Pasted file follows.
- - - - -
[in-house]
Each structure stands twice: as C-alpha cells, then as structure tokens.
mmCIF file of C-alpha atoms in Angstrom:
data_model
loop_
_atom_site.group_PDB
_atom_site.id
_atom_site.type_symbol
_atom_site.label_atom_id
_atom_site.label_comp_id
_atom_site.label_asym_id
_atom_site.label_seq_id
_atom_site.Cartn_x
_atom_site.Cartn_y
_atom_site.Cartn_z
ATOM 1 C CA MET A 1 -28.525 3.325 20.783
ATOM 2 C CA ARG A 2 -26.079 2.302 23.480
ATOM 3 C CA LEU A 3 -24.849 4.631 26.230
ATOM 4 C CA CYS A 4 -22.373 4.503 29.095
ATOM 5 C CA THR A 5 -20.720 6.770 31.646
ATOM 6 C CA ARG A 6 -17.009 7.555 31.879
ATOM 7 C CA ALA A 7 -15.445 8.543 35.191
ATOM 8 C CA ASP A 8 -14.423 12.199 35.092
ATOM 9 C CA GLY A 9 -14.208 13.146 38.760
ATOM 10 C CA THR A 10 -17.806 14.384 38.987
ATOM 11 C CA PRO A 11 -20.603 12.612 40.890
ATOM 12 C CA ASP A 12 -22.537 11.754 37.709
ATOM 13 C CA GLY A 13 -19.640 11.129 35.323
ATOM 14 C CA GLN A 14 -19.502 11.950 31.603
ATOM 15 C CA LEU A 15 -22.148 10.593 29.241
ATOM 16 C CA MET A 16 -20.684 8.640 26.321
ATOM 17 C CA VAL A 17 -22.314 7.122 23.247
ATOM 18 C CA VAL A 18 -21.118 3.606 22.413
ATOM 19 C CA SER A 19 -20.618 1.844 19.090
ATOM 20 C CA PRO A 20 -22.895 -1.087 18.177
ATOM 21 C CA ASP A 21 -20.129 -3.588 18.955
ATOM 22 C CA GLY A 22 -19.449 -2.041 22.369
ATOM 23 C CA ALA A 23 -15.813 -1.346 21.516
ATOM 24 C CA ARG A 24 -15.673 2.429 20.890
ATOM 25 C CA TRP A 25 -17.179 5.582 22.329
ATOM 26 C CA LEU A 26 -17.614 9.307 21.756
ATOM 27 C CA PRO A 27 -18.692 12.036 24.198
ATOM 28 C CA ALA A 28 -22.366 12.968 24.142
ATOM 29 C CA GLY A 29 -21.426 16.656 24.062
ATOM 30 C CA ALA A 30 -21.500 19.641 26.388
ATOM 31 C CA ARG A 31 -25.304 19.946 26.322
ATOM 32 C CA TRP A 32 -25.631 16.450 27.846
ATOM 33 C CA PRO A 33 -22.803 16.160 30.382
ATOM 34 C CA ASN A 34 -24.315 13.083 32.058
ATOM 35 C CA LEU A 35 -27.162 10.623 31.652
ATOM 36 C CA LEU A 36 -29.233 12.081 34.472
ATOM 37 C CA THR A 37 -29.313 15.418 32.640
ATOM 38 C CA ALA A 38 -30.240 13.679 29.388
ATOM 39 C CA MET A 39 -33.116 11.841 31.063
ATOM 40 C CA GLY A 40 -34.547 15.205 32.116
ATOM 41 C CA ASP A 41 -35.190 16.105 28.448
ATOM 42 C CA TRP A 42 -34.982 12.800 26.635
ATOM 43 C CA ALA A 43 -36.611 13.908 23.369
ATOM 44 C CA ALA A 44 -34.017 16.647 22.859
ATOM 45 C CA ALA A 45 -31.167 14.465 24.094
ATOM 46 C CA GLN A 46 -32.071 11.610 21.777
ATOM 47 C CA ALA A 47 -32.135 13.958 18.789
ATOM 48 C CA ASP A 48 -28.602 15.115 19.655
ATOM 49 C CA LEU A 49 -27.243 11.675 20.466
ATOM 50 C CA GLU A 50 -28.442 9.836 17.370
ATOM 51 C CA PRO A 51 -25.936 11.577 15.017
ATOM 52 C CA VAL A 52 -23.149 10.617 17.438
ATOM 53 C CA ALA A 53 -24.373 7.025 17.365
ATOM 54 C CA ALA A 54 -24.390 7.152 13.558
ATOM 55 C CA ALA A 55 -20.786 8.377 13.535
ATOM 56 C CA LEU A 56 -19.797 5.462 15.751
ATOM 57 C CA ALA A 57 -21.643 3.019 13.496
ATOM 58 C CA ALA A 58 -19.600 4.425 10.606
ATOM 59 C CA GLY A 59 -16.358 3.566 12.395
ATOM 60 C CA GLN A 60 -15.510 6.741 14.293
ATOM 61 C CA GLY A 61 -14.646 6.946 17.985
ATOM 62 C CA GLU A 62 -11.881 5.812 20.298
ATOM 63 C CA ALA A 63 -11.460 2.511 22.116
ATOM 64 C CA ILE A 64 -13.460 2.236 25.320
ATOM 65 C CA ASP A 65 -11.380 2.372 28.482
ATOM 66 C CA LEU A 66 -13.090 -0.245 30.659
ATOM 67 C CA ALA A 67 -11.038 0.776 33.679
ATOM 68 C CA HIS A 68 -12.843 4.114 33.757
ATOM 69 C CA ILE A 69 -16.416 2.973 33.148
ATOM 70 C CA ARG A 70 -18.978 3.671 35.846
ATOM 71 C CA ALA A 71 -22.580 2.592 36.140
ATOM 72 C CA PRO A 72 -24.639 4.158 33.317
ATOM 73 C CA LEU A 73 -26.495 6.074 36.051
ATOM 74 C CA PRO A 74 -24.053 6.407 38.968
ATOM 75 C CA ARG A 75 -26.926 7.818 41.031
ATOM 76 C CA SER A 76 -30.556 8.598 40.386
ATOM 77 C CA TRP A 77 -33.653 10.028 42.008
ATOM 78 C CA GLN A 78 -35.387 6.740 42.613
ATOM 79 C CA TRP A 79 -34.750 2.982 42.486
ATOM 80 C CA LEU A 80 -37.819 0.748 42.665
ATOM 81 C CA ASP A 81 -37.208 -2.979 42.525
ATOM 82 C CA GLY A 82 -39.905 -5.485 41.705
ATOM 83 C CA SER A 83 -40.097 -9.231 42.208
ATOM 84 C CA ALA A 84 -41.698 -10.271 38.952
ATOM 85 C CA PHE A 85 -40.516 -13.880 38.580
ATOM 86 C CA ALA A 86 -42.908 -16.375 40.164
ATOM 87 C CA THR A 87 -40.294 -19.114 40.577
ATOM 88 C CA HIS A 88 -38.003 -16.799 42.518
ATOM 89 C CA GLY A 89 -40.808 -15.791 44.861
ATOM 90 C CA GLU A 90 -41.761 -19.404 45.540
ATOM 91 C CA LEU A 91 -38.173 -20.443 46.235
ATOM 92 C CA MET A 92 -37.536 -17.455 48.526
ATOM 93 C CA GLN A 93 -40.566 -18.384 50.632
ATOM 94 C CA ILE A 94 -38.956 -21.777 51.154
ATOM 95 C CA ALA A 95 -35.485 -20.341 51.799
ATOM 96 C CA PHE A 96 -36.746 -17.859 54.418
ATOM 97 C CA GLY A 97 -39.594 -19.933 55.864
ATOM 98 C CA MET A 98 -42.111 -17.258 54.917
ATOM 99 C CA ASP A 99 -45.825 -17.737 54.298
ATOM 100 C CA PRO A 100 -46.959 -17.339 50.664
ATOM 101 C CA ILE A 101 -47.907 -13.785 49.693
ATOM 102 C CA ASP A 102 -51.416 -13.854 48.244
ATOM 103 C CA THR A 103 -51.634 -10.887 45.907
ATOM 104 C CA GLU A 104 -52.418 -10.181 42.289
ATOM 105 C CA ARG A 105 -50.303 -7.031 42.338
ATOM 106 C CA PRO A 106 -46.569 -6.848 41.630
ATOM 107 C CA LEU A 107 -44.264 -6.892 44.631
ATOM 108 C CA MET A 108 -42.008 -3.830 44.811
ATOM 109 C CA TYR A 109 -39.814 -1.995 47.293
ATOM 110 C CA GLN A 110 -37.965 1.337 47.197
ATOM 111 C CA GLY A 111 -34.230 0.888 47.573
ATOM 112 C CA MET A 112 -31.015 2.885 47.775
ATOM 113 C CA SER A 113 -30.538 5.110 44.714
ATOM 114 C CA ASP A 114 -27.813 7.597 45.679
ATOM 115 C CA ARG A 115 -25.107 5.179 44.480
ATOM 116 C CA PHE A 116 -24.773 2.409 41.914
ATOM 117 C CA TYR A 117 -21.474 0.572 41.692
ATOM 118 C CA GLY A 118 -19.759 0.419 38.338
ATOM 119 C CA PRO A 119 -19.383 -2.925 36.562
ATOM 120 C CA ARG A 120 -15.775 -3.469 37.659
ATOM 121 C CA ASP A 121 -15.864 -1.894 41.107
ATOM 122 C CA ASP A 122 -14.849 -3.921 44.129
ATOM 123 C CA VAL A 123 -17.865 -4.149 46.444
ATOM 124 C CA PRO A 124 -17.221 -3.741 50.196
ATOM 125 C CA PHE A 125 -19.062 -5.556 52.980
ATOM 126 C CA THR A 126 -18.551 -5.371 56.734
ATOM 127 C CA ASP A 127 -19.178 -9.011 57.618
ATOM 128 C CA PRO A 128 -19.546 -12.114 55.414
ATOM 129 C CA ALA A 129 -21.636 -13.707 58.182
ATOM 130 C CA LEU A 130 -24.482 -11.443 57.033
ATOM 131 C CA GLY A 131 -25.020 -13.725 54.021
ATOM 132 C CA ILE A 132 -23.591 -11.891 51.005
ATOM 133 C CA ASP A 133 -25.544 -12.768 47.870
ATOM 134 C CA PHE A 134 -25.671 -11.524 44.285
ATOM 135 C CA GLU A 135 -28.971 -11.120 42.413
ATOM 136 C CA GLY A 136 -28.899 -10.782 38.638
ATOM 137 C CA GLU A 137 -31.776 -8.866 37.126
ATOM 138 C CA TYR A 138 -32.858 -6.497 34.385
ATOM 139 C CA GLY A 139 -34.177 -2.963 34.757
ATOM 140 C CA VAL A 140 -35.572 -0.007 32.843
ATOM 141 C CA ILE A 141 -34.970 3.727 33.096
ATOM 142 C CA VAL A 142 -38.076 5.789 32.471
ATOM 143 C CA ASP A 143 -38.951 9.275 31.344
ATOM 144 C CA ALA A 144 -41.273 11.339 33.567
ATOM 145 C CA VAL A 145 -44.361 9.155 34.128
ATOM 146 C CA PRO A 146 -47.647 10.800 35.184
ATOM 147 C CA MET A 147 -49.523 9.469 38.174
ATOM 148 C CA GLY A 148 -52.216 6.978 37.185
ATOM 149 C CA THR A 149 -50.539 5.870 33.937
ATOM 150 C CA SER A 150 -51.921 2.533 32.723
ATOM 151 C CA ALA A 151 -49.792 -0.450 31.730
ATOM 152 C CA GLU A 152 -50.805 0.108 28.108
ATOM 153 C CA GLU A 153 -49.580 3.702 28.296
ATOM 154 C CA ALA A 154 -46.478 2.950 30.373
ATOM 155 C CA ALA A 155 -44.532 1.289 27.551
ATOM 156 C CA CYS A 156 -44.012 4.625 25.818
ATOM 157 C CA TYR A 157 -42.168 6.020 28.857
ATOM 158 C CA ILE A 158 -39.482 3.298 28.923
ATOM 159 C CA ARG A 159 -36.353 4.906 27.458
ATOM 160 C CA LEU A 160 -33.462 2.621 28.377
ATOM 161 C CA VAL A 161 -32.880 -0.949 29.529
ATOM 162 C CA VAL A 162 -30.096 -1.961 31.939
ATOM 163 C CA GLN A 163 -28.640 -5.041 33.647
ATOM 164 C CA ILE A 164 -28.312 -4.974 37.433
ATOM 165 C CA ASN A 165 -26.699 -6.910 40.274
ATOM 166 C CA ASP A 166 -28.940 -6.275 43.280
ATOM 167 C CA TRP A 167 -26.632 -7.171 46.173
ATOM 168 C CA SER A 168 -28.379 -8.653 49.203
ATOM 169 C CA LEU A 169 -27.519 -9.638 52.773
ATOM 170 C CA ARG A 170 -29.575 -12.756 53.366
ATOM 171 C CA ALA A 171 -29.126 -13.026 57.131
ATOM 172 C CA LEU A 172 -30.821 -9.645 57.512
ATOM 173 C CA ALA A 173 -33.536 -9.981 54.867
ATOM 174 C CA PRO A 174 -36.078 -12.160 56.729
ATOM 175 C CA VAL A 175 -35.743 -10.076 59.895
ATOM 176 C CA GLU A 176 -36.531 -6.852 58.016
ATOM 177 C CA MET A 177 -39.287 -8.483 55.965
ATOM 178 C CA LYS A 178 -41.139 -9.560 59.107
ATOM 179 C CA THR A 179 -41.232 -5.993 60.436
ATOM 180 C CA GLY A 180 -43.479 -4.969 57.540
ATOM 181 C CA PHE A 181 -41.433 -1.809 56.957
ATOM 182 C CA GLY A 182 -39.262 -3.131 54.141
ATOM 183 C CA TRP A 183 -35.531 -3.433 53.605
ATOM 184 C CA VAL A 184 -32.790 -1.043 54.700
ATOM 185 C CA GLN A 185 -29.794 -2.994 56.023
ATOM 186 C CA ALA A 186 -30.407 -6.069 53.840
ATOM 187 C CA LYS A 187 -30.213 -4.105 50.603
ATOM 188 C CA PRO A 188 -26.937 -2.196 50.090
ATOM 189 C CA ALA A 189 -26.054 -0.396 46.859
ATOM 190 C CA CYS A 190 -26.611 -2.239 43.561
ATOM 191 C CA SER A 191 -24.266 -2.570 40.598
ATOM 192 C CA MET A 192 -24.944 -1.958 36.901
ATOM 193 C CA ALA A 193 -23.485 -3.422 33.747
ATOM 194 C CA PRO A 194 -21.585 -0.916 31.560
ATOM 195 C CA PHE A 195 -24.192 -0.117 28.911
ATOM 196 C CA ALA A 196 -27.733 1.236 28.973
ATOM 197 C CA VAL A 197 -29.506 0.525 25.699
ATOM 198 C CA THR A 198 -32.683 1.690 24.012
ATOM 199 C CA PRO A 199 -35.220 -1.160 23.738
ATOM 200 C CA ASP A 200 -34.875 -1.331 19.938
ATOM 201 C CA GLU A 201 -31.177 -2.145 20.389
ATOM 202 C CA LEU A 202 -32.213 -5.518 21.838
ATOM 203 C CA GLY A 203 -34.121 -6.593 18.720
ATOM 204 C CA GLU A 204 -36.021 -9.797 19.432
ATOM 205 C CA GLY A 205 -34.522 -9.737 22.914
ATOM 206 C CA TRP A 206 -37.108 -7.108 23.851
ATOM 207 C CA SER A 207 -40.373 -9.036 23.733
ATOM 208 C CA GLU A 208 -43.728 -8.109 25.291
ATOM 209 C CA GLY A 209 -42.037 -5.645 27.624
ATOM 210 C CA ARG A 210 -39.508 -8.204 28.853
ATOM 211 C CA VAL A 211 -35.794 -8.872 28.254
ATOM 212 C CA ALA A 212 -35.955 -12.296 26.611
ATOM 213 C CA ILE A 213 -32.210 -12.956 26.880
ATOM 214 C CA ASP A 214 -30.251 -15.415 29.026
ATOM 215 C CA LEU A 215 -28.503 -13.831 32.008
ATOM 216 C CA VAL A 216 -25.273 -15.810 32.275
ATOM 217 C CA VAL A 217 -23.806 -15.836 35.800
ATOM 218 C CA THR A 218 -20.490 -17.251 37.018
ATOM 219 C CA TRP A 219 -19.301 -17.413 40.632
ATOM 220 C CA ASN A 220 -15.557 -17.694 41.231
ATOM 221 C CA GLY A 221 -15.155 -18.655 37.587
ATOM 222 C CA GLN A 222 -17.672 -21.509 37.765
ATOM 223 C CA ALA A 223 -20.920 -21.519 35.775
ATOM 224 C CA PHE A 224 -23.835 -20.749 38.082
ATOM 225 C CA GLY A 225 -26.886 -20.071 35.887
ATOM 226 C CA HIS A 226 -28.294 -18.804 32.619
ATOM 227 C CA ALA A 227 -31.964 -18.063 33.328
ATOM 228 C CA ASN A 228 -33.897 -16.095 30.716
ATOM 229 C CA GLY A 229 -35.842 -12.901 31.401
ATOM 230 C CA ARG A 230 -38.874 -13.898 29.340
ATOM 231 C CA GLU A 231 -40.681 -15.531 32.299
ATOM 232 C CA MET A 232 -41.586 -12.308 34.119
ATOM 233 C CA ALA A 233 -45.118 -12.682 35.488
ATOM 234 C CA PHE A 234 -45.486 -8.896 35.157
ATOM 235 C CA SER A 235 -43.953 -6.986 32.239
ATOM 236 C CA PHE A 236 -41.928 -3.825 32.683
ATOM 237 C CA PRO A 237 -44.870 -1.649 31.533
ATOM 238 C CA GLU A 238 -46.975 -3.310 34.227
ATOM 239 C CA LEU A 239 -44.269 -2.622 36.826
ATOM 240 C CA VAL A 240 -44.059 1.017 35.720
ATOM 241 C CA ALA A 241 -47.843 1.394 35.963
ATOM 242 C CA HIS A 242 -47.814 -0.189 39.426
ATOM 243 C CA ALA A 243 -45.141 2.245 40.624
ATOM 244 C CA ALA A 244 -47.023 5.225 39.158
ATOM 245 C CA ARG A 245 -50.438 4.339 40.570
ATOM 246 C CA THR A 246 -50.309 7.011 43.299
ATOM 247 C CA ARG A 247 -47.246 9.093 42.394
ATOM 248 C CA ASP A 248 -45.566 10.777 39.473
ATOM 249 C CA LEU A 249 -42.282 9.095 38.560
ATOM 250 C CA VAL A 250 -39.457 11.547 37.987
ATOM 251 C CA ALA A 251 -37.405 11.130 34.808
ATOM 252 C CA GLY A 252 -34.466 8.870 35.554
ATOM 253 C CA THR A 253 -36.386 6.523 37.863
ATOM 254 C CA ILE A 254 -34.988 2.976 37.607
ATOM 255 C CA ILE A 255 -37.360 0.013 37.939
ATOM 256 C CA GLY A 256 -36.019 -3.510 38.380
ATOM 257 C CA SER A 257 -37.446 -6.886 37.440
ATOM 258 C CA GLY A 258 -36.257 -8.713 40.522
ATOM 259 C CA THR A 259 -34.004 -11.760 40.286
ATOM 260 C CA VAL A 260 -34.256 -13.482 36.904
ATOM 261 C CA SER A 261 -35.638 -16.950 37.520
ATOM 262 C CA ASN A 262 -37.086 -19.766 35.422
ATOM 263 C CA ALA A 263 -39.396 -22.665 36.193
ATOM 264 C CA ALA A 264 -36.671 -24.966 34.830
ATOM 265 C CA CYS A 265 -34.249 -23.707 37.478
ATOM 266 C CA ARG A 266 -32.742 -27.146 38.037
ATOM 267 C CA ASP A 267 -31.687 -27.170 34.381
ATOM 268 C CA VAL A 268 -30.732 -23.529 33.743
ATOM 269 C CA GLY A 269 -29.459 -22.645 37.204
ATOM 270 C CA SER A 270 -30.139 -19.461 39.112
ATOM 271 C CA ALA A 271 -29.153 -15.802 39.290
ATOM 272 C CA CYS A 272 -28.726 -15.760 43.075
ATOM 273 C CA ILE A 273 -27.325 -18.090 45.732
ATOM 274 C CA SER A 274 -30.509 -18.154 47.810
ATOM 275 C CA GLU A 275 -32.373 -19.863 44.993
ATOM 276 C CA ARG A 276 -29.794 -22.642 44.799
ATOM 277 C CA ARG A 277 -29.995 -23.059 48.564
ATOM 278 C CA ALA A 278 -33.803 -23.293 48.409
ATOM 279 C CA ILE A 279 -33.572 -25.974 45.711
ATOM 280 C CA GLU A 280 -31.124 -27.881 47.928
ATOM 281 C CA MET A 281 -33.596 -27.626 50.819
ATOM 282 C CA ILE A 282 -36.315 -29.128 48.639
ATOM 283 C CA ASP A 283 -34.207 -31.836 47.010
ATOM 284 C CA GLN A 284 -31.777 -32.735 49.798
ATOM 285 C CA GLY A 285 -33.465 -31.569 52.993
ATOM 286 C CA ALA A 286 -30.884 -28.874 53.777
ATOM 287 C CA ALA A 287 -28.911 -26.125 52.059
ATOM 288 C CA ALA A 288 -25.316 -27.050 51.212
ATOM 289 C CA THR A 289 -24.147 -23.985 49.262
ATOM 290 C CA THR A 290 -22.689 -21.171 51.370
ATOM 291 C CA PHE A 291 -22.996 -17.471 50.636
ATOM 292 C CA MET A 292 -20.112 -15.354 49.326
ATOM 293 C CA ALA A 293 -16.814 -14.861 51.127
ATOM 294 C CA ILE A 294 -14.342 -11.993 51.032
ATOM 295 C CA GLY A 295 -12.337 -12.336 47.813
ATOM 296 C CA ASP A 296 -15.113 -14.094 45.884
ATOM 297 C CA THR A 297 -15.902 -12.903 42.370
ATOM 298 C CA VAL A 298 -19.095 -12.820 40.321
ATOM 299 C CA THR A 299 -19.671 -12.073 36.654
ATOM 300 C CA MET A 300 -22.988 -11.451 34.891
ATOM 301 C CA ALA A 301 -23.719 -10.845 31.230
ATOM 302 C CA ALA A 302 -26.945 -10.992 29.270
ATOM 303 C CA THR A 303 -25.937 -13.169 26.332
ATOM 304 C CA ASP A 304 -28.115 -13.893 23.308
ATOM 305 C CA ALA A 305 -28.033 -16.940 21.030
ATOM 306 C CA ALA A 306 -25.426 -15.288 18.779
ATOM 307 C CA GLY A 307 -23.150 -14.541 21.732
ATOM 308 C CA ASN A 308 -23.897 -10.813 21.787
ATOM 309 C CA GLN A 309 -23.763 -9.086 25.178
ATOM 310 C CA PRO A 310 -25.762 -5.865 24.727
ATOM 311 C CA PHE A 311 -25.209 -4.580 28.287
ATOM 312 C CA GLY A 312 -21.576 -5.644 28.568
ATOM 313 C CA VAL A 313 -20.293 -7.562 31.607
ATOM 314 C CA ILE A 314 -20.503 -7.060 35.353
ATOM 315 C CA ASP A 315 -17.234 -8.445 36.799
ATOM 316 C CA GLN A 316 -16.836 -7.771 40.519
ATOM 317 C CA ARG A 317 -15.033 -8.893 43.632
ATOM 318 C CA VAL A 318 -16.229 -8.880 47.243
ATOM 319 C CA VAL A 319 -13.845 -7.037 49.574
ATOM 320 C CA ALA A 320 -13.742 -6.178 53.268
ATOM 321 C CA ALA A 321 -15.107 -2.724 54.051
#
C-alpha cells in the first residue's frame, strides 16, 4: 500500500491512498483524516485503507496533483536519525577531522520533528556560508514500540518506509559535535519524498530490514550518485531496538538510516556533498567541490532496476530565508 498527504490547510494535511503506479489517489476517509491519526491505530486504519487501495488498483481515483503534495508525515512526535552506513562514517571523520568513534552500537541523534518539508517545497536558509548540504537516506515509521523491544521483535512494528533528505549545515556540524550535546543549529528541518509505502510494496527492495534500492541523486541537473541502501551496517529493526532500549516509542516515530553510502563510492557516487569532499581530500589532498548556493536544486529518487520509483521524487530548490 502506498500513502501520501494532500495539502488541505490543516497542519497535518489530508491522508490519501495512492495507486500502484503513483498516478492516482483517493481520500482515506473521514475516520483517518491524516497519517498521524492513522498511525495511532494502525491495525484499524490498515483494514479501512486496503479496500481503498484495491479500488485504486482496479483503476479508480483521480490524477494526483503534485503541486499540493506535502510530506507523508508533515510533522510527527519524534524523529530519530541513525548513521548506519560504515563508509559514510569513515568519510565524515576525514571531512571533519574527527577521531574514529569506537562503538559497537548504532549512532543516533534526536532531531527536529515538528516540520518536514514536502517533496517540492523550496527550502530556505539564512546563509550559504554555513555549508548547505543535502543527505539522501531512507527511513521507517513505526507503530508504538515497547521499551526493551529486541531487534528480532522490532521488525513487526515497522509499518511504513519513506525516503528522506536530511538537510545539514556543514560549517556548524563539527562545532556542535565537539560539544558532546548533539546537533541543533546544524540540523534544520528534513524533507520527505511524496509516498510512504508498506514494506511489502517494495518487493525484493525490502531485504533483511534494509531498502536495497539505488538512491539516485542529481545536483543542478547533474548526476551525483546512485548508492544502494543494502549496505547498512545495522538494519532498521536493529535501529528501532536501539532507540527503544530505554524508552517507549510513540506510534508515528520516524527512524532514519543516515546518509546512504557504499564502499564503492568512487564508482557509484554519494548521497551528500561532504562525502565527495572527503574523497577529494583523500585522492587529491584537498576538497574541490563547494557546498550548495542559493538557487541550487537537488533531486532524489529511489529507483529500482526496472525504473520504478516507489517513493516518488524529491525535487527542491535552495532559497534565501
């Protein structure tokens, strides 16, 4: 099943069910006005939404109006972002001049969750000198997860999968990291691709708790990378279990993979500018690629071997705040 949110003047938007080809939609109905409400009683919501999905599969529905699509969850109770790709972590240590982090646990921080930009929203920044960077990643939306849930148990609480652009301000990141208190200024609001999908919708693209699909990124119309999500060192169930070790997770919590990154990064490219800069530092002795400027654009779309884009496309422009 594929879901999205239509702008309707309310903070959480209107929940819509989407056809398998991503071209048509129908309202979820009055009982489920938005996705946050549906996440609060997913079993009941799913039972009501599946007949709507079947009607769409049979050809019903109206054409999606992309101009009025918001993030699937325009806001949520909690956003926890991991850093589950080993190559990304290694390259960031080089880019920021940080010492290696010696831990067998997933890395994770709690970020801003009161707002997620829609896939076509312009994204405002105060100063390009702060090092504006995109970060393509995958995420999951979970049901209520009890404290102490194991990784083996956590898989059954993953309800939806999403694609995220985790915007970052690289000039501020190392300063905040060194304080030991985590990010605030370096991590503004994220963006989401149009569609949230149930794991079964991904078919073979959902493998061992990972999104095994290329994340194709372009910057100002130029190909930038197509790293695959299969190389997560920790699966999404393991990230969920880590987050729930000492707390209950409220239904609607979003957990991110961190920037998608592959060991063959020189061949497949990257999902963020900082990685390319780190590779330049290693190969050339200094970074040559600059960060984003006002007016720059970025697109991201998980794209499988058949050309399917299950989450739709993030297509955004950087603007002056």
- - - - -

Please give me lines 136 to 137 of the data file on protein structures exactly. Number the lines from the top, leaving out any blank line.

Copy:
ATOM 121 C CA ASP A 121 -15.864 -1.894 41.107
ATOM 122 C CA ASP A 122 -14.849 -3.921 44.129